The 2003 General Assembly enacted a law forbidding racial profiling by police officers, but only after stripping most of the provisions that would have given the law teeth, including one that would have required police to collect data on the number of people stopped for investigation, the reason for the stop, and the race of those stopped. So it was something of a surprise to see a news release from Amnesty International USA saying that “approximately” 286,749 Arkansans had been subjected to racial profiling by law enforcement officers. Where did this figure come from? A spokesman for Amnesty International said that the Arkansas number was an estimate extrapolated from a couple of national surveys, one by Harvard University and one by George Washington University. Incidentally, a governor’s commission on racial profiling has been holding meetings around the state that have been very poorly attended, suggesting that it’s unlikely the law will be strengthened in the 2005 legislative session.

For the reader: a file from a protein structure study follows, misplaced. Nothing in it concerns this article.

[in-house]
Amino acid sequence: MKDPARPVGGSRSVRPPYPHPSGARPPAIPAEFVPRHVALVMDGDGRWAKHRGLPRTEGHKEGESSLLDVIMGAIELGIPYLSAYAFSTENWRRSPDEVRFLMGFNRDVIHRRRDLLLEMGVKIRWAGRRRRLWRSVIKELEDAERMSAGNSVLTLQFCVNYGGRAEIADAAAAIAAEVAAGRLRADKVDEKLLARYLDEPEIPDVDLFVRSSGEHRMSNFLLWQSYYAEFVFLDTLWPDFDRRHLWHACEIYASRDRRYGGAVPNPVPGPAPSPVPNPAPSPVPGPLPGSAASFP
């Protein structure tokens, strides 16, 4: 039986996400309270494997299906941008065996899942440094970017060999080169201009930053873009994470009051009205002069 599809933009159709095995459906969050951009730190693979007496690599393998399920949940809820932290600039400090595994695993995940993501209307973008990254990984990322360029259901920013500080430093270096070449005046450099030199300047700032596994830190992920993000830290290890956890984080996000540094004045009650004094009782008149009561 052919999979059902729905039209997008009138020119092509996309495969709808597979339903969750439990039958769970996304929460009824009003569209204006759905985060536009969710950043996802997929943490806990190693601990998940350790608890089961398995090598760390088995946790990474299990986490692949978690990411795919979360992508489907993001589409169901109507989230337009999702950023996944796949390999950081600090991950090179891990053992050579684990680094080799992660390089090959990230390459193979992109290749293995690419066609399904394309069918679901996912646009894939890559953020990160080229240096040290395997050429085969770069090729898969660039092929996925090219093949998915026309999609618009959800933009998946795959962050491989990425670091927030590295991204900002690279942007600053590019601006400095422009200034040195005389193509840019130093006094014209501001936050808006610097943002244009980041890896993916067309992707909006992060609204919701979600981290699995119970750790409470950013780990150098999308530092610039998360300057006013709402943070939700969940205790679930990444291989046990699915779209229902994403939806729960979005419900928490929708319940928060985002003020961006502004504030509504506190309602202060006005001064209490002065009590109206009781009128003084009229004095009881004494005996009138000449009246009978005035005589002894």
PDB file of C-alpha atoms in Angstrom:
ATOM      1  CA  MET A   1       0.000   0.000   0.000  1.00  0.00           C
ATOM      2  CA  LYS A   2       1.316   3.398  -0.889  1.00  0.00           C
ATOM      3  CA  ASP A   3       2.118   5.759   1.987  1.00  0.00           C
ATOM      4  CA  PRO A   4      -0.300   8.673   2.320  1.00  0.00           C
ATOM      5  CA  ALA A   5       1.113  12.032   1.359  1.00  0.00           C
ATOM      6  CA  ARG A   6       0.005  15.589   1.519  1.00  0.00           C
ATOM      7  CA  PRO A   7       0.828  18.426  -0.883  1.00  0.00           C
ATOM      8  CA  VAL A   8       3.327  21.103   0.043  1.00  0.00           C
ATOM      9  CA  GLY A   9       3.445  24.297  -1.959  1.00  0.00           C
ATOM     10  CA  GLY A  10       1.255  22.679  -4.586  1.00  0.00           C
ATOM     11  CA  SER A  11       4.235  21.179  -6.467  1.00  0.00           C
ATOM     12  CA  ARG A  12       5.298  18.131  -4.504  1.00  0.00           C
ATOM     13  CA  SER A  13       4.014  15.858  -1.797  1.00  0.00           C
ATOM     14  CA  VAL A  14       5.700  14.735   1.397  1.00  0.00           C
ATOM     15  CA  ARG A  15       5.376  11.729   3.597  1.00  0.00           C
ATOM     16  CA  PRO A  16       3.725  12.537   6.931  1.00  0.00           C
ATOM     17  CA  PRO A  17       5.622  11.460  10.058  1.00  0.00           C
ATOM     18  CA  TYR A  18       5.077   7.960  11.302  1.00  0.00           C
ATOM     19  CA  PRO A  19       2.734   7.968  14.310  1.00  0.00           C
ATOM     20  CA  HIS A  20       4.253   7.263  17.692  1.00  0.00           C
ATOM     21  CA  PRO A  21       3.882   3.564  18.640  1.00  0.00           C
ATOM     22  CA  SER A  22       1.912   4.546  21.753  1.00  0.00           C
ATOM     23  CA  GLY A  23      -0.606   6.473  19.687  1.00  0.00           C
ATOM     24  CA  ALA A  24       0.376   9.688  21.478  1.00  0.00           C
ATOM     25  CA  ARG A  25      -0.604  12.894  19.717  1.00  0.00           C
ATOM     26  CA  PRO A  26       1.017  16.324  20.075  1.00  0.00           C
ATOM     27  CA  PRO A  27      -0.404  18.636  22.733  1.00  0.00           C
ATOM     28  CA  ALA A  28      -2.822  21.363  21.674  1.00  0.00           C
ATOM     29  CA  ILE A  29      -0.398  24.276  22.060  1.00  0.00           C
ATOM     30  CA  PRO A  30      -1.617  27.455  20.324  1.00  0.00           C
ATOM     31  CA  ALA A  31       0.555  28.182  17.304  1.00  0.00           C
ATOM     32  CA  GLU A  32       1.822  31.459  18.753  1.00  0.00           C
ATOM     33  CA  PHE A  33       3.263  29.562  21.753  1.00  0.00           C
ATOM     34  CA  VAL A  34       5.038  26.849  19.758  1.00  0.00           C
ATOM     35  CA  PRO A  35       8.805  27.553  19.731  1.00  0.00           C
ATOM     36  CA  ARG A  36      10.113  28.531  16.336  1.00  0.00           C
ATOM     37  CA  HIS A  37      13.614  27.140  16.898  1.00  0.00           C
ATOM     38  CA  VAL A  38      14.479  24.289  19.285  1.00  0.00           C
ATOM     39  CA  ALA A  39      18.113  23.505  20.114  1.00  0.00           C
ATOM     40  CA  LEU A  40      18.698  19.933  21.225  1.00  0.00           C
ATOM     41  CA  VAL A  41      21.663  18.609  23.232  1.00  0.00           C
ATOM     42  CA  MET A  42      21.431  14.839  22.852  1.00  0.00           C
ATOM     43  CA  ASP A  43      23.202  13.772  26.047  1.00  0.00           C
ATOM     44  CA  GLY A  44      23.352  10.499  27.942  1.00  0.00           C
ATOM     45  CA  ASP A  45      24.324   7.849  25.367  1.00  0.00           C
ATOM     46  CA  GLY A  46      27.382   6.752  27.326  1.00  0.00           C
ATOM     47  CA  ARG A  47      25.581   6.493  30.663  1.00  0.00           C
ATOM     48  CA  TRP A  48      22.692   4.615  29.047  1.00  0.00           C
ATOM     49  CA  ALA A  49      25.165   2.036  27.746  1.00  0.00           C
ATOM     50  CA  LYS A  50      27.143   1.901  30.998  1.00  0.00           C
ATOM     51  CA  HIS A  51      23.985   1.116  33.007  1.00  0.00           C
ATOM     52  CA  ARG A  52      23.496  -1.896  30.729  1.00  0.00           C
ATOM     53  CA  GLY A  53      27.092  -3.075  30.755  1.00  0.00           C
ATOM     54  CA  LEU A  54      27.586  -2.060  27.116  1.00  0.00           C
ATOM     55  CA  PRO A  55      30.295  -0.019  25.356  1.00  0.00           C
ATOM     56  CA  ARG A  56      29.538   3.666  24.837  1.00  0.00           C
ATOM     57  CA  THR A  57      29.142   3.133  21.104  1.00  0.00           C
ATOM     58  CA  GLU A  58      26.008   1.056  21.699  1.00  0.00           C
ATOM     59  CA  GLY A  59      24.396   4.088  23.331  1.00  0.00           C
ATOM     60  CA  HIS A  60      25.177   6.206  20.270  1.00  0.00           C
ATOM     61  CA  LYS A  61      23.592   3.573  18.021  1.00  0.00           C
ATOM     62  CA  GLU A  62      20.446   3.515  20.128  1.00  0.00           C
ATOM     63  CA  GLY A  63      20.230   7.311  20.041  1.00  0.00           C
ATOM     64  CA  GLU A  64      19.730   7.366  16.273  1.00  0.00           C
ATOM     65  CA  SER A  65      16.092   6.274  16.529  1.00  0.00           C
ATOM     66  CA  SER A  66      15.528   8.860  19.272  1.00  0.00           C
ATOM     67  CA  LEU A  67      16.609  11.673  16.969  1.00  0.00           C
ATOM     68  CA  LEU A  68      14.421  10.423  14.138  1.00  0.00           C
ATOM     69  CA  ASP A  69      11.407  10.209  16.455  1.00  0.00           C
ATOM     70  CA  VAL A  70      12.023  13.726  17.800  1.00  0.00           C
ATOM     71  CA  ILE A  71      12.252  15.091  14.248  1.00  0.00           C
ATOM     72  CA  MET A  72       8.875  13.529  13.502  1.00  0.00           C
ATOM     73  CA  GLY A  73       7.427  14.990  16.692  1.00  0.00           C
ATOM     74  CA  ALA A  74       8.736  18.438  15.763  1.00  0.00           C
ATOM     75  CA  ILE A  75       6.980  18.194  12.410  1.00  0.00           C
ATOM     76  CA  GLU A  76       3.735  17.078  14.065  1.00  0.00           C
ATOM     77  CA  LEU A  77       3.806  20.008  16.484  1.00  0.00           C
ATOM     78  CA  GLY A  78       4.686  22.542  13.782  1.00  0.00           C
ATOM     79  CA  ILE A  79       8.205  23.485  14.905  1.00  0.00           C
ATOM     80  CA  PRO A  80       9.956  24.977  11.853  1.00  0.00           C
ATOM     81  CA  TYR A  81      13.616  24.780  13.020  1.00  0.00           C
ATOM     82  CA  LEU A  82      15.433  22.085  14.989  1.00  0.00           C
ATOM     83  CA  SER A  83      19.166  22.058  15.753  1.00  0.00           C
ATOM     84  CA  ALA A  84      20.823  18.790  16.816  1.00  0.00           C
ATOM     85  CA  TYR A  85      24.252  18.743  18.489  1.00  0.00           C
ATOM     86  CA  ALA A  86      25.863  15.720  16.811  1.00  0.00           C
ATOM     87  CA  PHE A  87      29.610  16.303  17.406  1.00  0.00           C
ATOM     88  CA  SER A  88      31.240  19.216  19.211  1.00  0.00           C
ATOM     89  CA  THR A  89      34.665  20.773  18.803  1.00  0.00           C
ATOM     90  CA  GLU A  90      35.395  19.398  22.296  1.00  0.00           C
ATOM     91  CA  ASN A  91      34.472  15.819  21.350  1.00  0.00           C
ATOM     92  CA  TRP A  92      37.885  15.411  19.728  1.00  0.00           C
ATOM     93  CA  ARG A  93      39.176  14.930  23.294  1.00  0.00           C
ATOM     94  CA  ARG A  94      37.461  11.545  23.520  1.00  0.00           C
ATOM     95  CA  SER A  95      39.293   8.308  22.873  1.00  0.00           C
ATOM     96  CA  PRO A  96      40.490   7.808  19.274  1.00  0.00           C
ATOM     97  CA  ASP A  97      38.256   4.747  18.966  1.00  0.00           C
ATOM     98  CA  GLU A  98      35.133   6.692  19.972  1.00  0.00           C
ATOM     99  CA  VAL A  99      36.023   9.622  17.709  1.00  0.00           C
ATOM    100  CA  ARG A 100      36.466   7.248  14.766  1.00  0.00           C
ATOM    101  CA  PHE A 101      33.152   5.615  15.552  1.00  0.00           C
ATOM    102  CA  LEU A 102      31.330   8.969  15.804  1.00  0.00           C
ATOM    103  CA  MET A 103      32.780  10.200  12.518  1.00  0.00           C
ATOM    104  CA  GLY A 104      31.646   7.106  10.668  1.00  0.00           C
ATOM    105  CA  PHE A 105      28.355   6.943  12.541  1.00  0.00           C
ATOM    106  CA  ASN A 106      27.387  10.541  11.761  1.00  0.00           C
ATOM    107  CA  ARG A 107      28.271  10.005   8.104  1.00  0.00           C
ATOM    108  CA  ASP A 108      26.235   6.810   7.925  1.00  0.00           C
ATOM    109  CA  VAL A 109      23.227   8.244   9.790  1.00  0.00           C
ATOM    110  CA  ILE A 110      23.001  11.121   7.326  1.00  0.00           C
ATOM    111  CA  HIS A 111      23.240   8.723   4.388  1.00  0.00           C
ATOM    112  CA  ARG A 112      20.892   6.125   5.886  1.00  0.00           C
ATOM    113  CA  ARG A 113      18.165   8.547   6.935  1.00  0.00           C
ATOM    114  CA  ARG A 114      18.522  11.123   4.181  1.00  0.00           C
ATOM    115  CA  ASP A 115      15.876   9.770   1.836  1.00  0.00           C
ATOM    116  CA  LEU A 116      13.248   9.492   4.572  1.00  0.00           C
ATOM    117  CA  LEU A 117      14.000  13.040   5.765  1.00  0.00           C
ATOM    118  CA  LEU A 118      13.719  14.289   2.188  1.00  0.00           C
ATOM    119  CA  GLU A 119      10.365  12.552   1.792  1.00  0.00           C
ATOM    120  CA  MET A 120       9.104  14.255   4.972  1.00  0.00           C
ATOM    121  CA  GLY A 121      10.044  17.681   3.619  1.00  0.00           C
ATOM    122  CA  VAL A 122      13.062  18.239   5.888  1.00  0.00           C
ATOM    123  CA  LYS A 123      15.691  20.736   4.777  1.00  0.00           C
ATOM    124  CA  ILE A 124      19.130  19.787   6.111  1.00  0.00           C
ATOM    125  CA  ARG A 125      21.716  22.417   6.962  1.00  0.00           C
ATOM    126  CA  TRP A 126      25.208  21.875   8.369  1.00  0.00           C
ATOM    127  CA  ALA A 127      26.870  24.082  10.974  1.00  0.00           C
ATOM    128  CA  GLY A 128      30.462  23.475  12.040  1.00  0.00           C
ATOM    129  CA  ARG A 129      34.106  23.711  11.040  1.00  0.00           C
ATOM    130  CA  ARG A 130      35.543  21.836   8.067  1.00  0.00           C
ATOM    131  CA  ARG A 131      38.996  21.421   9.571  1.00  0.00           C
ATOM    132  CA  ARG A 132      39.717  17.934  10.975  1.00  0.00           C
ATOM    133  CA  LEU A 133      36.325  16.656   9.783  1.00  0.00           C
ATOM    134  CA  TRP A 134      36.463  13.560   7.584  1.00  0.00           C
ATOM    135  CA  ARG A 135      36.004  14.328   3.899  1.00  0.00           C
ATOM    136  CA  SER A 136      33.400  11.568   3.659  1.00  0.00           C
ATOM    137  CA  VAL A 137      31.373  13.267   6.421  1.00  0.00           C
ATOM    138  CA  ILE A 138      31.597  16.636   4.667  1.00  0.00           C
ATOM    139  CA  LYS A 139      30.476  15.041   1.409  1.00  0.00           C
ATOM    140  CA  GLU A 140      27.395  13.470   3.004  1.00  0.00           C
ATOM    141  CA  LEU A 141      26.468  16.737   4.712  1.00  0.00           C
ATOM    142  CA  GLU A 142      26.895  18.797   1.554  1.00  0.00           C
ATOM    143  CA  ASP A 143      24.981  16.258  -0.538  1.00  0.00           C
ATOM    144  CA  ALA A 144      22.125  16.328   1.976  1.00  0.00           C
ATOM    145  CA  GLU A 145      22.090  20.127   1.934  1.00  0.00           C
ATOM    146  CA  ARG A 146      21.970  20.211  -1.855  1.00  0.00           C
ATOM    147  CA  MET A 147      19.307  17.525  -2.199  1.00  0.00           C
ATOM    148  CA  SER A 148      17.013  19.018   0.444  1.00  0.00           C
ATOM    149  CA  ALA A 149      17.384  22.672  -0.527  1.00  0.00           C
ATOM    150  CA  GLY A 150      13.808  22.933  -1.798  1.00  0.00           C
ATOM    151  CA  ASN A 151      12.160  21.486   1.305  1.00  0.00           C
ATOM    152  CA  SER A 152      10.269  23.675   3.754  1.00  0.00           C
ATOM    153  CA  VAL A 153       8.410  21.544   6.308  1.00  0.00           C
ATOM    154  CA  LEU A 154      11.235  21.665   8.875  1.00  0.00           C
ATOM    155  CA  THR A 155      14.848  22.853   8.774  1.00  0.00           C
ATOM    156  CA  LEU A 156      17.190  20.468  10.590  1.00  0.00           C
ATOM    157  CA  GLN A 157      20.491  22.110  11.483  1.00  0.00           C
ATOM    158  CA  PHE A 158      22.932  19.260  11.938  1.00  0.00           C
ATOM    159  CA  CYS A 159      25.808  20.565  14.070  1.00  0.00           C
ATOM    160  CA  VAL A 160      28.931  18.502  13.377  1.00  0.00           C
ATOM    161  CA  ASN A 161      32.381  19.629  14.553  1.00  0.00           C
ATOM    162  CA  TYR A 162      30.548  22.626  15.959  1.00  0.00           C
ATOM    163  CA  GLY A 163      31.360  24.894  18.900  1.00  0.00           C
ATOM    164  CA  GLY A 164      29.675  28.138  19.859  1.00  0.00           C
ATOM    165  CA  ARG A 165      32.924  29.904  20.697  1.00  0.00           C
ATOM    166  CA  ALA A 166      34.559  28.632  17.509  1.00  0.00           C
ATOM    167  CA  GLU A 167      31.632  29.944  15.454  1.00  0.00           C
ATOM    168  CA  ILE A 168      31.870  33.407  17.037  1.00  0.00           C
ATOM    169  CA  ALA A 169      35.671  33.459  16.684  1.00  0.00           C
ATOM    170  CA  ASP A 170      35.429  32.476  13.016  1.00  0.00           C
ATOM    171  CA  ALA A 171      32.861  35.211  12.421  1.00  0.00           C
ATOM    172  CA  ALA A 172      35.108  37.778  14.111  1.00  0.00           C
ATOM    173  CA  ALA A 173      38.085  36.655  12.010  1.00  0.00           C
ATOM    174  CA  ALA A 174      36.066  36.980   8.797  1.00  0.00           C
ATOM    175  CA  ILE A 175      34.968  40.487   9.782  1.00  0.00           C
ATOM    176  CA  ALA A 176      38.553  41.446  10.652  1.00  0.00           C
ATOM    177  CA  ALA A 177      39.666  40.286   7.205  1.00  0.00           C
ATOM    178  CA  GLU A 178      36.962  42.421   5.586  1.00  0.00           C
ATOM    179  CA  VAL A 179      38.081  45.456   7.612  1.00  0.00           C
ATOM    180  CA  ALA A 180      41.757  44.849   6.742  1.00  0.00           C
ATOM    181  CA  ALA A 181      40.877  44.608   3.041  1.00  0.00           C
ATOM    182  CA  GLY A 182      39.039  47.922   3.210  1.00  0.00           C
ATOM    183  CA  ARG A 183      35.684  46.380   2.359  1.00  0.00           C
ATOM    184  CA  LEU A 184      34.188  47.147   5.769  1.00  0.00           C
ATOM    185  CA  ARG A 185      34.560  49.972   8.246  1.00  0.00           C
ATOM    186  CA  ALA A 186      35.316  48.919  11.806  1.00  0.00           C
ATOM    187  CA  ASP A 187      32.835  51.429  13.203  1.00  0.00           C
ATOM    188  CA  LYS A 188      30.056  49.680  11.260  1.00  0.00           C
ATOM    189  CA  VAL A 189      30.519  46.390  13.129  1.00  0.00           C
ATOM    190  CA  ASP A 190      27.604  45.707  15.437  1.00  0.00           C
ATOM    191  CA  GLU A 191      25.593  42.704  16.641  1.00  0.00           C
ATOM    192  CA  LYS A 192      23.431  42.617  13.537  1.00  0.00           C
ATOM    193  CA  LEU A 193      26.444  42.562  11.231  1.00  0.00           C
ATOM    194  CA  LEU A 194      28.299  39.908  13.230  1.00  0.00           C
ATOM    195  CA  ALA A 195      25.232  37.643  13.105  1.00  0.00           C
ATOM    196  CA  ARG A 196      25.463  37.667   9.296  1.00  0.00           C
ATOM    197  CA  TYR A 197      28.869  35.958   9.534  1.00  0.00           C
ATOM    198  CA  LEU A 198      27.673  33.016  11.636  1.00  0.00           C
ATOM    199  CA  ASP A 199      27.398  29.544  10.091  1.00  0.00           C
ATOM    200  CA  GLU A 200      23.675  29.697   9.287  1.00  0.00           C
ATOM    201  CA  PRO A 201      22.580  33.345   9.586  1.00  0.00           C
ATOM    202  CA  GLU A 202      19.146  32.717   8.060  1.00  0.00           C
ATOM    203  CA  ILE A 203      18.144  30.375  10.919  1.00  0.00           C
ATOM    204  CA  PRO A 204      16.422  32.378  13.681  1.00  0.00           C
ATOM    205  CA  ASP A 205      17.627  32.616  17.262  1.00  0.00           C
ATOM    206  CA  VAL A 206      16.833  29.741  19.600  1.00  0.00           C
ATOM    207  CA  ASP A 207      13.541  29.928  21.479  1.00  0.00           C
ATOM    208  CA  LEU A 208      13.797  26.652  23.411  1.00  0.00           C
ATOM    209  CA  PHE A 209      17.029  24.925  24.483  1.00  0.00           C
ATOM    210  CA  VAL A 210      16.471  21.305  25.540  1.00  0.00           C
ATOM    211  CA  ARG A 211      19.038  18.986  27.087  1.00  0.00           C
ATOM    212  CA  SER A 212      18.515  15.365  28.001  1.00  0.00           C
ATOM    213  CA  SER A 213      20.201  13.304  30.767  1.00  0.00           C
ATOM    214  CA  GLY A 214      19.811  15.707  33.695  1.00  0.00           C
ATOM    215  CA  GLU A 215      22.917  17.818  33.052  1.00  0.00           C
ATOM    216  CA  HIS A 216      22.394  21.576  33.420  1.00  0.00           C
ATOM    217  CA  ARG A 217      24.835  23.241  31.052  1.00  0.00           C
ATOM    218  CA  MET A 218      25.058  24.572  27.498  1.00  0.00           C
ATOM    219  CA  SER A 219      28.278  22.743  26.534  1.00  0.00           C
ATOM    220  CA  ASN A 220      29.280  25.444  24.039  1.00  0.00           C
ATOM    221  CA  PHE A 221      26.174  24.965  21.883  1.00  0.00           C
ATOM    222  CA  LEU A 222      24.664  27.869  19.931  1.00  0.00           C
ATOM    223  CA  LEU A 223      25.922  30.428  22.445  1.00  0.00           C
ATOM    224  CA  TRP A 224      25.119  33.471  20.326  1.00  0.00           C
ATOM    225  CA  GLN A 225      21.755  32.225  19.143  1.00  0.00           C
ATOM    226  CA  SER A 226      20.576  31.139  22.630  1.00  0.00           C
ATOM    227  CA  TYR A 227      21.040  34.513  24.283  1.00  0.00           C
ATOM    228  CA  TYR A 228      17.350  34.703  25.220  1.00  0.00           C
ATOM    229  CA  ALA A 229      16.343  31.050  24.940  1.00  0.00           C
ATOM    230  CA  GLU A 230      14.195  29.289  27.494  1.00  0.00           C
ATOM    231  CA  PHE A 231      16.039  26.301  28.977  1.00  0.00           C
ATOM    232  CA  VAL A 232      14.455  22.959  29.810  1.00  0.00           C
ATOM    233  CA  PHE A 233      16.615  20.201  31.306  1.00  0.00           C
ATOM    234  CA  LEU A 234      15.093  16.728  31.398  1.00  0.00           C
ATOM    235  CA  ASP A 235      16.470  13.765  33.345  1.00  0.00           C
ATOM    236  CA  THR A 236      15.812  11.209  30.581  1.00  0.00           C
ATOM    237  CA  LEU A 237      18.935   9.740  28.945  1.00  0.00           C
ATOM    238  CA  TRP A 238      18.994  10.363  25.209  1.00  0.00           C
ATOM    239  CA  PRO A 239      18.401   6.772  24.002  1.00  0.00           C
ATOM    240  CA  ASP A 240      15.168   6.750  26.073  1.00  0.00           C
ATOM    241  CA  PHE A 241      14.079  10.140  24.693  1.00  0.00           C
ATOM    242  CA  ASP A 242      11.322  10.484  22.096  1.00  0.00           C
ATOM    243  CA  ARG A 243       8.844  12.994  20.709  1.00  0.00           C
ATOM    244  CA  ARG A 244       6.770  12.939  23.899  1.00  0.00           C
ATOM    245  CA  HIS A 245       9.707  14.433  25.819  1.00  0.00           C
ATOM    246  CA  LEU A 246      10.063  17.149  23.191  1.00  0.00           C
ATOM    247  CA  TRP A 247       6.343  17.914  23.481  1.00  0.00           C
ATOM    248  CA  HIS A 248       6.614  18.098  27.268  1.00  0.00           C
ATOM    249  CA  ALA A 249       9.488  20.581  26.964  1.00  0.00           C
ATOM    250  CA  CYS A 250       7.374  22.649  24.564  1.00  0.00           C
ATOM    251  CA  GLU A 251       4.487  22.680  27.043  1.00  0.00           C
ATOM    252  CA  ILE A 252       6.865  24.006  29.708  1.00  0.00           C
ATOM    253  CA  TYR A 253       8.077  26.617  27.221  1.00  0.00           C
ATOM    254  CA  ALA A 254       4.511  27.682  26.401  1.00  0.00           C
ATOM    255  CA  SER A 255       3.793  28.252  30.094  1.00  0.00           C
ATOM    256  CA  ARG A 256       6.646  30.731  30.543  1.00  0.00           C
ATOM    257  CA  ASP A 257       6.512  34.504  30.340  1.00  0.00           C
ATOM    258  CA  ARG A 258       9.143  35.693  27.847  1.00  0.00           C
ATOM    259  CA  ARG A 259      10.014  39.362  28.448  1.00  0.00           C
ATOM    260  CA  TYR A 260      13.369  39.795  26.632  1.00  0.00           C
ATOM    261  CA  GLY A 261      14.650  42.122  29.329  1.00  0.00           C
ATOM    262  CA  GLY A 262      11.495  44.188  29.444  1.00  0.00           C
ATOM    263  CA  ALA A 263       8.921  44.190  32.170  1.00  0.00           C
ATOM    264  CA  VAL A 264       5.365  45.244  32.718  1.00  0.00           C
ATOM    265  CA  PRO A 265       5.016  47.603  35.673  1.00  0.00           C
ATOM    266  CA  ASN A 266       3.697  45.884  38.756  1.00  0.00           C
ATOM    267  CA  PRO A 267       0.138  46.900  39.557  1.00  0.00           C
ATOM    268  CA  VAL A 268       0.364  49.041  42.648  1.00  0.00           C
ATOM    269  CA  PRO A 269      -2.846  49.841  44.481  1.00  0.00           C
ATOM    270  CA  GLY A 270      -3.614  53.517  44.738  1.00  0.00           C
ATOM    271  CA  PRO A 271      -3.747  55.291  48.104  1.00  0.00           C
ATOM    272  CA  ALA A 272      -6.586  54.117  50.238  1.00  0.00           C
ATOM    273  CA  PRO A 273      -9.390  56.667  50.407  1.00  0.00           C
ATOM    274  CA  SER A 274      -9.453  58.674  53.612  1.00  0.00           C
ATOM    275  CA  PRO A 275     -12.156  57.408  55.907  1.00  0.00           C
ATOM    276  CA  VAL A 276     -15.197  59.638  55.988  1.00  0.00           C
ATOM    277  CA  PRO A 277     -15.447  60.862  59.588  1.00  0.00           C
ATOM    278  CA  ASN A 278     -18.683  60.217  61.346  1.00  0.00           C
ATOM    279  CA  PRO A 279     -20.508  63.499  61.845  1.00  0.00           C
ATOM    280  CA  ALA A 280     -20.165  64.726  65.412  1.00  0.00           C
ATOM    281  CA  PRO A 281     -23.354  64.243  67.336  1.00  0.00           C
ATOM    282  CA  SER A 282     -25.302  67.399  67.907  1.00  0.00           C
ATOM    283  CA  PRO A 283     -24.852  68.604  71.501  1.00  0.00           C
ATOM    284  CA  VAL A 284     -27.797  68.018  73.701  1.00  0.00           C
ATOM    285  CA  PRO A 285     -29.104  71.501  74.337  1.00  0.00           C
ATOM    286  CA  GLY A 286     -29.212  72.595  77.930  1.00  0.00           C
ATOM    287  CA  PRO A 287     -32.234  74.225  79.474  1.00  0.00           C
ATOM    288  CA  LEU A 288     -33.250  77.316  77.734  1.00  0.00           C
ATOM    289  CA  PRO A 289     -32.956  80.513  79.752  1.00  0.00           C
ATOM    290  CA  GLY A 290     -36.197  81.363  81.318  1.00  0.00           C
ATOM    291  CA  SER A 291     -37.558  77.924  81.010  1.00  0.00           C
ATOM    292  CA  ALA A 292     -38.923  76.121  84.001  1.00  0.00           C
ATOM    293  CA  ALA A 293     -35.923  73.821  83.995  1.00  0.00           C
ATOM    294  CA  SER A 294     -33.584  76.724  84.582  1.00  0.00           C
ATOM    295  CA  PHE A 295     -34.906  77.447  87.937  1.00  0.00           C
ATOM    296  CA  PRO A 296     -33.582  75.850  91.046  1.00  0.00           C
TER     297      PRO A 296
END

Hog fans just can't quit blaming the refs for the NCAA men's basketball tournament loss to North Carolina. Now the Arkansas Senate has gotten in on the act, with this resolution introduced by Democratic Sen. Keith Ingram and getting bipartisan co-sponsorship from that brutish and short sandlot roundball player, Republican Sen. Jeremy Hutchinson.
IndieWire breaks news long whispered downtown — a more ambitious successor to the Little Rock Film Festival is in the works, with backing from writer/director Jeff Nichols, a Little Rock native. His "Loving" has won wide acclaim recently.